With this high-level approach, we have easy-to-customize progression (via the lua code) that allows us to easily tweak how progression works on a game-by-game, stat-by-stat basis. We have a fairly clean architecture, where the ProgressionSystem is reusable (and changes its behavior slightly based on the lua code in the config spreadsheet), and we have an Entity System that has no game-specific code in it, leaving it clean, generic, and ultra-reusable. It is likely we will run discover some limitations of this approach when our first implementation finishes (hopefully this coming weekend), but the plan appears reasonable enough to invest in a prototype.
The old arborinteractive.com–
The new arborinteractive.com–
The new website (in its current form) is a downgrade in terms of polish, professionalism, and readability, but is far better in a few important ways–
- This website is entirely static, not relying on a wordpress installation. This should save the company ~$15 per month in Amazon EC2 hosting fees (this may not sound like much, but it’s an extra piece of artwork monthly!). The website is much lighter weight, loading much faster than the old version (which will boost the website’s accessibility and SEO). The website is structured as a Jekyll site, meaning it is very, very easy to add new blog posts, and customize the front page with new games, links, etc. The old website was using an outdated plugin, and would no longer accept any changes.
A website (or web game) optimized for SEO will receive increasing organic traffic over time, as the website begins to attract players through better placement in search engine results. It’s the kind of thing that won’t change any game’s fortunes overnight, but since Arbor Interactive’s entire business plan is to survive, survive, survive via frugal development and technology re-use, it’s worth investing in these kind of “small wins” early, so that we can enjoy the results in 2-3 years.
The new website needs some work, particularly in its reasability and polish. The logo and head banner looks ok, but the banner needs to make it more instantly clear that this is a game dev / digital media consulting company, which is not immediately obvious right now. The top banner also re-uses a banner from Life’s a Beach, which features Shadia staring into the player’s soul– a distracting thing to put in the banner (more variety– images from a variety of Arbor Interactive games– would be nice).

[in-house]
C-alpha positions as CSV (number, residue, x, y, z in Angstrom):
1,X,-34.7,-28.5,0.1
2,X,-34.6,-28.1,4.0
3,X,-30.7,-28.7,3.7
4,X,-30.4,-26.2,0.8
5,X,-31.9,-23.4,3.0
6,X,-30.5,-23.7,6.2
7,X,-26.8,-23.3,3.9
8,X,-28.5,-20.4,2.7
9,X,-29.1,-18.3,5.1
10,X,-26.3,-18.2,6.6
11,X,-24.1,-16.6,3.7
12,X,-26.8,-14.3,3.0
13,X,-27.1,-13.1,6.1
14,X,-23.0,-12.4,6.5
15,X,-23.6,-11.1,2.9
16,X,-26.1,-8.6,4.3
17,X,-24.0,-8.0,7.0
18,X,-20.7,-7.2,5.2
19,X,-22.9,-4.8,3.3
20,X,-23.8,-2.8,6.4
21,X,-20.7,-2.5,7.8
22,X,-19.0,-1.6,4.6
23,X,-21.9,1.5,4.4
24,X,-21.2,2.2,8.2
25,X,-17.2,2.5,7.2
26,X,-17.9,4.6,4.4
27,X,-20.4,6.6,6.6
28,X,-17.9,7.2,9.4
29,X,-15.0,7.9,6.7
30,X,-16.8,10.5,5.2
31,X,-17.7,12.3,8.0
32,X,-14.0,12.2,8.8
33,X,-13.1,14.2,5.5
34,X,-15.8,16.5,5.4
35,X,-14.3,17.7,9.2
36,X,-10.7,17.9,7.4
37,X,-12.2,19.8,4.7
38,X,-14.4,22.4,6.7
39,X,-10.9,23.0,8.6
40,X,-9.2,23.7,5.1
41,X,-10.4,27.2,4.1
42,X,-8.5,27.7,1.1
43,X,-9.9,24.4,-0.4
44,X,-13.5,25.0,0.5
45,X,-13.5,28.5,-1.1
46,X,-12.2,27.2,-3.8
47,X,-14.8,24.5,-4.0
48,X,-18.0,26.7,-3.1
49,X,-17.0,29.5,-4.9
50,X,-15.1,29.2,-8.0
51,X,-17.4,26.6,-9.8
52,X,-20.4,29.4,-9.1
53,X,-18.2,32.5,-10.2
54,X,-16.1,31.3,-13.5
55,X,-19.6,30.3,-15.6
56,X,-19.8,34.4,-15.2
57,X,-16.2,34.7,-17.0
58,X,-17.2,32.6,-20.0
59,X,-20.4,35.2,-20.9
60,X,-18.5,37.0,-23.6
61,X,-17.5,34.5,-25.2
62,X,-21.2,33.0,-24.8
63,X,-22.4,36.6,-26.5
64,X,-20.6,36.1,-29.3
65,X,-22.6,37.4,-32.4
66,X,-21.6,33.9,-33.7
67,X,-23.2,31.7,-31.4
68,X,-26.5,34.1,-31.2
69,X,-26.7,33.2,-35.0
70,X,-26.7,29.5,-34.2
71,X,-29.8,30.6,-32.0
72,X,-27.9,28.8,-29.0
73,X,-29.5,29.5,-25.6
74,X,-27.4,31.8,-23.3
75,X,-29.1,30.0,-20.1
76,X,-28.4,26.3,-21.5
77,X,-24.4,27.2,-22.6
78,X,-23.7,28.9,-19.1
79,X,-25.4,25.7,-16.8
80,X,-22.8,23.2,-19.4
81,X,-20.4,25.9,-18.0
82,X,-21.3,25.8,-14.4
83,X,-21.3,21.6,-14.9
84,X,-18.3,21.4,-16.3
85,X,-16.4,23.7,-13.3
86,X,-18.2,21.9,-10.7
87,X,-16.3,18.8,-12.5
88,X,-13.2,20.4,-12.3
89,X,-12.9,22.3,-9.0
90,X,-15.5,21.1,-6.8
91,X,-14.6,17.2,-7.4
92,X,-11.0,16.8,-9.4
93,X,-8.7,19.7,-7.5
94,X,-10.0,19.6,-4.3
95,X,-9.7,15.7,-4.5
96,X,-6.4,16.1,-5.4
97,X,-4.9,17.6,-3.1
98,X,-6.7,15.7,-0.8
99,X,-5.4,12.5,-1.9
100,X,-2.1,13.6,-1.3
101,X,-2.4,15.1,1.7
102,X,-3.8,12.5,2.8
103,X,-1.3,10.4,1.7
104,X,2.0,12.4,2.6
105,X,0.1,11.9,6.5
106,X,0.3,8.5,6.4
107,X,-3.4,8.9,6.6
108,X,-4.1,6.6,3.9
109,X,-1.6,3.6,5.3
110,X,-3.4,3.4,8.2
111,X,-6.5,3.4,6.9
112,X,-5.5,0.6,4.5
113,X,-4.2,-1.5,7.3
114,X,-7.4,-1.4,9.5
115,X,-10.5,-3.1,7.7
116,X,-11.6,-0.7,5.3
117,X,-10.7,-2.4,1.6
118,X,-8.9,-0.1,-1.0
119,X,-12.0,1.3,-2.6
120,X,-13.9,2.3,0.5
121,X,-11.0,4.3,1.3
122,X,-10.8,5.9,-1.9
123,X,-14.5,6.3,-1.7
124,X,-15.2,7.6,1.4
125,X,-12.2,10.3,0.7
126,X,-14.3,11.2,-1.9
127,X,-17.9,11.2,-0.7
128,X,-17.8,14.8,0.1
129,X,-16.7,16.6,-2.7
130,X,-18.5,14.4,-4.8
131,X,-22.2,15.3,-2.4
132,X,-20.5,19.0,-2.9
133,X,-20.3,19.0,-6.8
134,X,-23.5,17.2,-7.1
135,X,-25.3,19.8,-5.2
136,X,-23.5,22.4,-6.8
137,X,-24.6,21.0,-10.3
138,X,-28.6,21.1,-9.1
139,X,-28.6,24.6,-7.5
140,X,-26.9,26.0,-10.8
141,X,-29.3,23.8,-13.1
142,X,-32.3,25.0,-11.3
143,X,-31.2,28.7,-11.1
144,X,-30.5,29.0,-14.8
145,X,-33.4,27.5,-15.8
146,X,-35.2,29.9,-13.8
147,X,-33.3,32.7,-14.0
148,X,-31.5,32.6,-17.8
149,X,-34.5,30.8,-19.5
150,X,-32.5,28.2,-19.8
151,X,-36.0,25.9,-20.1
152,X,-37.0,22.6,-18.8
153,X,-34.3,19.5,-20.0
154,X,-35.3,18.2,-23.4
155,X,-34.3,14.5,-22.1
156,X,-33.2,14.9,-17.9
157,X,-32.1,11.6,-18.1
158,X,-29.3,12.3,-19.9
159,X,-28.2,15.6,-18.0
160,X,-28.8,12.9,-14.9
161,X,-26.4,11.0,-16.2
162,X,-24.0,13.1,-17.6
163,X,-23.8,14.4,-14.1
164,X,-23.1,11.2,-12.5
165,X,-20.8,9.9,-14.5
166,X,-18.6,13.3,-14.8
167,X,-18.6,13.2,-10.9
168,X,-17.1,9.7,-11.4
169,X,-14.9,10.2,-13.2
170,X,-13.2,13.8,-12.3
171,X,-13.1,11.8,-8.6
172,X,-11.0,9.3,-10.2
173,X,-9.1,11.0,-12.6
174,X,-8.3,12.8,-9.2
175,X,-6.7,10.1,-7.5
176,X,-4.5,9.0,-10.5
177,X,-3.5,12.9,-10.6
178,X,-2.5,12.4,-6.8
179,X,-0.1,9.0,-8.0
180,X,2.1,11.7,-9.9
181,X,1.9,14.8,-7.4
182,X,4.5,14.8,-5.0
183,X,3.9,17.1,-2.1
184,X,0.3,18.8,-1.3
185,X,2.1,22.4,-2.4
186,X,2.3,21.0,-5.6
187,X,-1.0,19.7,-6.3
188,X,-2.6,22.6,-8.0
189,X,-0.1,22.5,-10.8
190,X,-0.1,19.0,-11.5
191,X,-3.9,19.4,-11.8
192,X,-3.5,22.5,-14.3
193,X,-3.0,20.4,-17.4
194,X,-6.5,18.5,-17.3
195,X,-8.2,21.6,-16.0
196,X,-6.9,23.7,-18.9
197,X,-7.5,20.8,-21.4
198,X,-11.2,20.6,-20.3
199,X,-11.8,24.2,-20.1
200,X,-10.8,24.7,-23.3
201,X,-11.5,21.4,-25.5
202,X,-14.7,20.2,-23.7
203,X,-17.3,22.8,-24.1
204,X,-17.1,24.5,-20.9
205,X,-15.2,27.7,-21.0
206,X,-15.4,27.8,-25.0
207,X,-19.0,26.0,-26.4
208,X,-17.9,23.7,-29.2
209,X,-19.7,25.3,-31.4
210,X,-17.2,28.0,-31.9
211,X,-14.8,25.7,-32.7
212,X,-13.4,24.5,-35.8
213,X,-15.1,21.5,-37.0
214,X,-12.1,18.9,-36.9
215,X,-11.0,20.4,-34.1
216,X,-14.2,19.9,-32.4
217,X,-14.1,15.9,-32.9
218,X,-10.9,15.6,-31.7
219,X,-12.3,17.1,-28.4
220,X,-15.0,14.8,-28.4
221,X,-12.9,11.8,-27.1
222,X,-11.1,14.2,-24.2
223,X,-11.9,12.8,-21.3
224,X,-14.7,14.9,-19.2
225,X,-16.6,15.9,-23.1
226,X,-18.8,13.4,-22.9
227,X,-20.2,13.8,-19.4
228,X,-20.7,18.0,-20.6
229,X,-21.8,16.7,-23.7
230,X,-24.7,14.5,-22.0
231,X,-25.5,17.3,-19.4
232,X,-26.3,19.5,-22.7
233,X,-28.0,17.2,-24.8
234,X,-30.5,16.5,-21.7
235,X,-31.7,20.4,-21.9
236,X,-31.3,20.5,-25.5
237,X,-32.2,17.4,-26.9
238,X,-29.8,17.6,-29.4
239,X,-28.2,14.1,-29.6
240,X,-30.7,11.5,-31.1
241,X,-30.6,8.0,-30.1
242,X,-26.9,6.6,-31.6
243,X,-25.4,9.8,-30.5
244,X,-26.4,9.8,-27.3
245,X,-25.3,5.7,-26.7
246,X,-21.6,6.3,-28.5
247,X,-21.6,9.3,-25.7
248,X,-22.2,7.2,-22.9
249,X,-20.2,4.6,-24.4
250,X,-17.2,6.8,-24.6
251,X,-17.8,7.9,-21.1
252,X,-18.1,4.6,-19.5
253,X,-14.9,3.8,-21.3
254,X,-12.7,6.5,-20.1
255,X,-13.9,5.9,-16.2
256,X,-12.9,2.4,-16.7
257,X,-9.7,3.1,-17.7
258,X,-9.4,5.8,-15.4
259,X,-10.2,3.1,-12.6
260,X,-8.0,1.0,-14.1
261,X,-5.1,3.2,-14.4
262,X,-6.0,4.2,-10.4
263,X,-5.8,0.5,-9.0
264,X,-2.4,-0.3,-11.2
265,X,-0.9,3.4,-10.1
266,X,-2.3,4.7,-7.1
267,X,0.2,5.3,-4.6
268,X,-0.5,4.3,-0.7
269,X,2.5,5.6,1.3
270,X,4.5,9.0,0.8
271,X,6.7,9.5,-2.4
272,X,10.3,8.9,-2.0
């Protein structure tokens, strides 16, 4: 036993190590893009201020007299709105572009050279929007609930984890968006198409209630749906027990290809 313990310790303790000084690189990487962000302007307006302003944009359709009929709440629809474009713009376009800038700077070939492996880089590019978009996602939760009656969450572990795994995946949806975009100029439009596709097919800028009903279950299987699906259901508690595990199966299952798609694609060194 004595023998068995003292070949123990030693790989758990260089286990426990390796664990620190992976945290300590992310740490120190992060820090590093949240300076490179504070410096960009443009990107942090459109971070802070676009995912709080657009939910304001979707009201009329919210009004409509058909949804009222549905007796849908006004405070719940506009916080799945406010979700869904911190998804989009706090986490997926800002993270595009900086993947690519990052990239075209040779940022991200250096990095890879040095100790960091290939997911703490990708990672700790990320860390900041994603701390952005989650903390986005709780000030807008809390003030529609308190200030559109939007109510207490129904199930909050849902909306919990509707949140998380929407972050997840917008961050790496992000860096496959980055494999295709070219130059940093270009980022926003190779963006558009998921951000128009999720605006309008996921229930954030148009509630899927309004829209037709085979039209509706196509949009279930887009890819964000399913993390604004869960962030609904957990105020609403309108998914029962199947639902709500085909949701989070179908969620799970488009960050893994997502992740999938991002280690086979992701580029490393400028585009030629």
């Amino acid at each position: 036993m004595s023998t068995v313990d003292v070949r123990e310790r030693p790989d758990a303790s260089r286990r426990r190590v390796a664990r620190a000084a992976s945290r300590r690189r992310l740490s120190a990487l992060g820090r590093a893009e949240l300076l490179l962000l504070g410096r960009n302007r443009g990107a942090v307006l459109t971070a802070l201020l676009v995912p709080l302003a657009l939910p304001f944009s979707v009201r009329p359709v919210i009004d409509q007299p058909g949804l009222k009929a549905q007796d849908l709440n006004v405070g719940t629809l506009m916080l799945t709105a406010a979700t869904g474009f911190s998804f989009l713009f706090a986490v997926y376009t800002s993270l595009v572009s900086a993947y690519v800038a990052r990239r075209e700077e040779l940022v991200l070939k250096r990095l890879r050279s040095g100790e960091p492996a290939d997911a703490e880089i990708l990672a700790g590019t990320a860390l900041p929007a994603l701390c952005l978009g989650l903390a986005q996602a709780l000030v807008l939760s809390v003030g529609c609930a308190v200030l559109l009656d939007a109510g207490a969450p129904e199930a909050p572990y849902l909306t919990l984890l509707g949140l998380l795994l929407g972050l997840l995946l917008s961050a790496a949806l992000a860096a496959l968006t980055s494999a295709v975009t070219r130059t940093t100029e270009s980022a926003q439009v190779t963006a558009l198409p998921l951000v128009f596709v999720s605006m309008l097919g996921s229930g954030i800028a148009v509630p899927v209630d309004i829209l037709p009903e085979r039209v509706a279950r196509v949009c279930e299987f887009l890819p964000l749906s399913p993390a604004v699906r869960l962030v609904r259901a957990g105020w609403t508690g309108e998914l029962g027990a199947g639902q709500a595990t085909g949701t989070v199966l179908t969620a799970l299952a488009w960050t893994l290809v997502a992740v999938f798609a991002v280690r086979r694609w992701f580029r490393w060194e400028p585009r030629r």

- Life’s a Beach has very little variety in its content right now due to a lack of towers, tower types, and unit types. I expect the game’s retention to improve substantially as this aspect of the game improves.
- The game lacks progression in any way except item accumulation. While the game has a rank up screen, it is not yet functional due to ongoing under-the-hood work on how to represent level ups and stat increases. The game’s retention should improve dramatically once we have a basic progression system implemented.
Mac + Windows Builds
- Currently, Life’s a Beach’s web build runs somewhat poorly. Some users report an overall slowness to the game, which is very disappointing. My team will always place a high value on game-feel and responsiveness, so this must be addressed with optimizations in the long-term. In the short term, the current Mac and Windows builds both run at superior framerates to the web version, so it may be worthwhile upgrading the build process to post them underneath the WebGL version of the game. For SEO purposes, it may be worthwhile to give Life’s A Beach a landing page at lifesabeach.io, where users may choose how they wish to play the game.
Blinking / Damage Character Portrait Aesthetic Updates
Some fun new art assets this week!
If you play the game, you will see your current selected character in the bottom-left corner. They hang around there during gameplay, during stage select, in the menus, when upgrading, in the shop, etc. If you click on them, you get the choice to change that character, and you can even see some stats– it’s one of my favorite new UI techniques.
However, if we look closer, something may begin to feel a litte off.
Ah! The character isn’t blinking!
Since you and your selected character will be spending a good bit of time together, it makes sense that we invest in the character corner mugshot aesthetics. A quick improvement we can make is allowing the character to blink, and having the character react to events such as taking damage. To this end, our phenomenal artist, Sam Olson, has produced some new frames of animation for the three main playable characters–
Please look forward to seeing these in-action within a week or so!
Grand Alliance Launch!
Crunchyroll’s partnership with local Ann Arbor-based game studio Gaudium has yielded Grand Alliance– a new mobile RPG / Beat em up with an awesome anime style. Michigan’s gamedev community has been exhibiting some great talent as of late, so let’s keep it rolling and keep this community improving!